What the BFI needs is a representative in each zone to coordinate the promotion work there and the Federation must coordinate their work to bring all the talented players under one roof to train them. A lot of Indians are playing abroad and they all seek information from here. In fact, a NRI tycoon is associated with an NBA team. So there is tremendous scope for Indian players to go and play there. It is the duty of the Federation to open the avenue for the players. Former internationals must also come forward and share the responsibility in taking the game forward.

Then there must be an open and frank selection system to take the best. After I took part in the Asian Allstar tournament I was dropped from the Indian team the very next year. It surprised me and there was no one to question this decision. The selection trials clashed with the Allstar tournament, but I explained my position and expressed my willingness to play. But I was dropped. Such selection method can do more harm than good.

Then the Arjuna Award. I was a victim. My name was recommended in 1998, but there was no backing. Sajjan and Parminder Singh (Sr) got after a long gap, but an Asian Allstar player was left out. I wanted to take legal action. But I dropped that idea because it would affect all basketball players in the long run. The BFI should back deserving players to the hilt.

What is to be done to take India to the top in Asia?

As it stands now India can work hard to be in the top four. We have players to do that. What we need is more coordination among the BFI officials, coaches and players to do that. But it is difficult to be in the first two as China is way ahead. We have to start the Pro league first and modernise our coaching system. Various combinations have to be tried and go for more pressure defence. All the top 10 teams in the country must play pressure defence. At present the Indian team plays the same pattern in every match. But we must change our approach and assess the rival strengths and weaknesses to choose the right players for that game. Then only we can achieve better results in Asian championships. In the 70s and early 80s the former BFI Secretary P. N. Sankaran used to bring foreign teams for Tests and that helped more local players to see and play against various teams. The BFI must revive such Tests. Cuba's Oveido was the best foreign coach we had. We need such a coach. I picked up a lot from him. As a former World Cup star he taught us many things. If Oveido is here now he would work wonders with players like Robinson, Shabeer and Sridhar. The game is basically how to `cheat' the rivals. The more quickly you `cheat' them with your sharp athleticism and thinking, it is better for your team.

What does the Indian team lack technically?

I have done a small study of our matches. Whenever our ball possession was high we did extremely well. Whenever we lost ball possession quickly the team failed miserably. This is because we play very loose in domestic tournaments. This is why I say the Federation must give clear instructions to all the coaches and teams that they must play more full court press and pressure defence. In fact, when the Indian team played against Korea in one ABC tournament our team had very high ball possession because of strong rebounding and man-to-man defence and we gave them a tough fight. Whether it is domestic or international we don't have a game plan. This is our weakness and we lack ideas when under pressure. Now tall and athletic boys are coming and we have to mould them. This moulding is also important and we have to bring them together to achieve better results. Another drawback is that all our top tournaments are conducted without 24 seconds and other time clocks. This is bad and the players are tuned to this type of `guessing' game. But when I provided them all these in my tournament the performance of teams was excellent.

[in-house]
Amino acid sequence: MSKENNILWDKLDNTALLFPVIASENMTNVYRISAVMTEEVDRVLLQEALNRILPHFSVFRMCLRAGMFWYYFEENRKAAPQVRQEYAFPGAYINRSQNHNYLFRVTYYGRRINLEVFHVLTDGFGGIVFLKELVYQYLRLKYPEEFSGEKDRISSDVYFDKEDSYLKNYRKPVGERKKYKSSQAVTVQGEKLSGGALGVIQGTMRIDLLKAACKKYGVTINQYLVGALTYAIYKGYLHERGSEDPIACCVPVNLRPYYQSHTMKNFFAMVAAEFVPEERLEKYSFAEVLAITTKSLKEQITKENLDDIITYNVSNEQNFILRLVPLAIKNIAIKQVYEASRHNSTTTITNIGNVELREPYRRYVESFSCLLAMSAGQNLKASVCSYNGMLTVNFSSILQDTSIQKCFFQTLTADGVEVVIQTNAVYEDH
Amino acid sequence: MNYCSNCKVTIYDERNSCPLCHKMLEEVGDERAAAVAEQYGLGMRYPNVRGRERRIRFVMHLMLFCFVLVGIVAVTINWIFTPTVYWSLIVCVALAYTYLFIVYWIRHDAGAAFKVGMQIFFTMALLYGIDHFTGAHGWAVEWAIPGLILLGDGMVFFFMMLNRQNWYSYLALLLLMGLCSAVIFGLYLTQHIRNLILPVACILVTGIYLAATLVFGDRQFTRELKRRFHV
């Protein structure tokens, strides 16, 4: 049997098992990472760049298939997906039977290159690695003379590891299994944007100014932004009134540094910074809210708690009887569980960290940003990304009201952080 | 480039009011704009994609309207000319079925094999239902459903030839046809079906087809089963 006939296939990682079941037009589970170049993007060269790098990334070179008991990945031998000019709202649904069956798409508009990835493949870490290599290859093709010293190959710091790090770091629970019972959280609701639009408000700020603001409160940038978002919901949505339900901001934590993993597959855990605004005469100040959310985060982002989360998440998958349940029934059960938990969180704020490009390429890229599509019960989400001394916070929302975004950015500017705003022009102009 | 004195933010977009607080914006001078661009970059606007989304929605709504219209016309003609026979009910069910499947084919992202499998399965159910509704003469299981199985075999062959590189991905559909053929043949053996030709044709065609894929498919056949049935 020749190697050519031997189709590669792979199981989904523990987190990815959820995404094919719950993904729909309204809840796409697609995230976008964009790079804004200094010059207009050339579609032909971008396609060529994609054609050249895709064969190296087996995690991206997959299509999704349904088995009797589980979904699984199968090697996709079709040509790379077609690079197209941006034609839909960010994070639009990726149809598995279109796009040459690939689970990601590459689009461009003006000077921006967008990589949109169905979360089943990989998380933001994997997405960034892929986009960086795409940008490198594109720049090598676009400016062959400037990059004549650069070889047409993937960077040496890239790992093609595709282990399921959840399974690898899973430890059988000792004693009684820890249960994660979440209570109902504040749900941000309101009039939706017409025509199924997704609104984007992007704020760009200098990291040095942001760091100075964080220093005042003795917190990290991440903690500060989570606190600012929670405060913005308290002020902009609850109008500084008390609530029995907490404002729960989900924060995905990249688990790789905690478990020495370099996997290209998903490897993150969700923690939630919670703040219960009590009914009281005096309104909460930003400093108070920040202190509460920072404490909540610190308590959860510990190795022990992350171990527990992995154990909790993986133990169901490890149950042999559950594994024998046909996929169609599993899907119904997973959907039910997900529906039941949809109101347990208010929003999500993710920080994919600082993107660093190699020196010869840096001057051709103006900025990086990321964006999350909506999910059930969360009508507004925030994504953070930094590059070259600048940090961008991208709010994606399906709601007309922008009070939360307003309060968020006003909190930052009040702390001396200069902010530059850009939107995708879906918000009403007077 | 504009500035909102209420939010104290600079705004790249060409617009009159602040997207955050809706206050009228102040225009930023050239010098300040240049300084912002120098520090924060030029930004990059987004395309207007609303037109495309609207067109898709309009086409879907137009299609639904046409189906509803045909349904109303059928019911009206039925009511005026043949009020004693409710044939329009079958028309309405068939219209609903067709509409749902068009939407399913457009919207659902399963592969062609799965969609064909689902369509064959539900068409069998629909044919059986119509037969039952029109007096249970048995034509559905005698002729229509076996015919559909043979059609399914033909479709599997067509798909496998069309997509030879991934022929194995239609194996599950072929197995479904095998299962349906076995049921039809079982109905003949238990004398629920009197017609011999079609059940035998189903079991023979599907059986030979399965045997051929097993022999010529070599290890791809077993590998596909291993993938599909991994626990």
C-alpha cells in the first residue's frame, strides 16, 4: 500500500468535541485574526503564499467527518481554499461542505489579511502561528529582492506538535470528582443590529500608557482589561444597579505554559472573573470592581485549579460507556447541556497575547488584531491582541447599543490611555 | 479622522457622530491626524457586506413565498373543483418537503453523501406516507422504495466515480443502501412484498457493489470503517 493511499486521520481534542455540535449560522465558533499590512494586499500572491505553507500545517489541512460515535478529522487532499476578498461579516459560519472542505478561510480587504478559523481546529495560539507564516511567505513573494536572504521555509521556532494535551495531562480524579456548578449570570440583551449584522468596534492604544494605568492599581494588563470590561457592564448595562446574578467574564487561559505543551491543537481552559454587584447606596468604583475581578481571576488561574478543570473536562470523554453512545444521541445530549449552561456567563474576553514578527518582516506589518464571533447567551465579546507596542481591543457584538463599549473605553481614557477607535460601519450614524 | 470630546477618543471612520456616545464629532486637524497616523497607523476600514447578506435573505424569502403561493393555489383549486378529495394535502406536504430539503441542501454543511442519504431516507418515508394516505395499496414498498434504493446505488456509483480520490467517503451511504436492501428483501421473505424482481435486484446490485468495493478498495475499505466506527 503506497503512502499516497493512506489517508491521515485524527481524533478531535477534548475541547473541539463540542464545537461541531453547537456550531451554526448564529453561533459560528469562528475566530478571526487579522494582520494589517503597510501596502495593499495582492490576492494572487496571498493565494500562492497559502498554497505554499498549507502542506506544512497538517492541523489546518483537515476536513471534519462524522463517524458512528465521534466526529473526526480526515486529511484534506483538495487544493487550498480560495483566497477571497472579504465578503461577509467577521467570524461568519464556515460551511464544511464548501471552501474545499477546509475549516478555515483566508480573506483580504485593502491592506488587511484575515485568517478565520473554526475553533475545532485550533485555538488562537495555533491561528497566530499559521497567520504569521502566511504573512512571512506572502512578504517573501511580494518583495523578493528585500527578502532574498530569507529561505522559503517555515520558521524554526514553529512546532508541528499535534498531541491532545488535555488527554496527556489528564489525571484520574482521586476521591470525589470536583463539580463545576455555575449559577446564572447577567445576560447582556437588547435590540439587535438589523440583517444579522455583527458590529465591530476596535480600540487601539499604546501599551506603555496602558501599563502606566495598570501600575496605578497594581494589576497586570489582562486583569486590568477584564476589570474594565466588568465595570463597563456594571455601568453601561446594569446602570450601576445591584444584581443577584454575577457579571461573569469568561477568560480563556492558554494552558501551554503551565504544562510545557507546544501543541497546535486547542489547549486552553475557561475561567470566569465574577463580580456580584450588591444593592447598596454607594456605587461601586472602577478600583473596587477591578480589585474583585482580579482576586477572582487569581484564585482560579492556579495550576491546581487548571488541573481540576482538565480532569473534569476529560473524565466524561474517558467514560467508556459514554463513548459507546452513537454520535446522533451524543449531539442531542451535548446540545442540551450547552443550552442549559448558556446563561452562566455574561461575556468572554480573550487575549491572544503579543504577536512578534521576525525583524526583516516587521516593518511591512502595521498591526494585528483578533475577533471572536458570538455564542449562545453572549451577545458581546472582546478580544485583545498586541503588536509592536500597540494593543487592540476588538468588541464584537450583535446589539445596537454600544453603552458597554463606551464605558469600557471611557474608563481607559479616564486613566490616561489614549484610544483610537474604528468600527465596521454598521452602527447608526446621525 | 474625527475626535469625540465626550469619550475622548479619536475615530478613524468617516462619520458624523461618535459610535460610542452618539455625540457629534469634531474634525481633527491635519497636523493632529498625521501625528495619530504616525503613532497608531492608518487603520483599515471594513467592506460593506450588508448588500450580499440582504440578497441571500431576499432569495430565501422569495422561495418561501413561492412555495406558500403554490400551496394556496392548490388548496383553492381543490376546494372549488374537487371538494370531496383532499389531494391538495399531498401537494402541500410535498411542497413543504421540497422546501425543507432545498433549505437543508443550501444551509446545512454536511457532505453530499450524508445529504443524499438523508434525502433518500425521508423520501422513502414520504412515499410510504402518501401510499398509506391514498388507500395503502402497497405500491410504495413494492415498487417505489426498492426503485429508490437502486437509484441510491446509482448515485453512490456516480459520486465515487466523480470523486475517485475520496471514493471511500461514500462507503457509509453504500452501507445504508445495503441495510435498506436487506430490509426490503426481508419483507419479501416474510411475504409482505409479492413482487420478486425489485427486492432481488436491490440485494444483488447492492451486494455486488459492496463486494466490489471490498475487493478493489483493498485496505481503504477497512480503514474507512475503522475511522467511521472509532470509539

Whether it is competition or administration the South is better organised, except perhaps Punjab. How can one bring about an overall development of the game in the country?

It may be true to some extent. But there are a lot of basketball activities at the school and college levels in north. They all show keen interest in participating in my All-India inter-school tournament. The only thing is that they do not go beyond that to the senior level. There are job opportunities here and the interest is kept alive too. I have played for 11 years and Indian Bank is looking after me well.

How do you assess Tamil Nadu's performance in the recent National championship in which it lost after winning the title five times in a row?

Indian Bank played a practice match before the team left for the Nationals. I was not satisfied with their defence. Shabeer's rebounding was missing. They should look for more 6'7" or 6'8" players to fill Shabeer's place. We won because of our excellent rebounding against Parminder, quick counter-attack and fast break. Coach Senthu knows that. Tamil Nadu can come back because there is so much depth of talent here.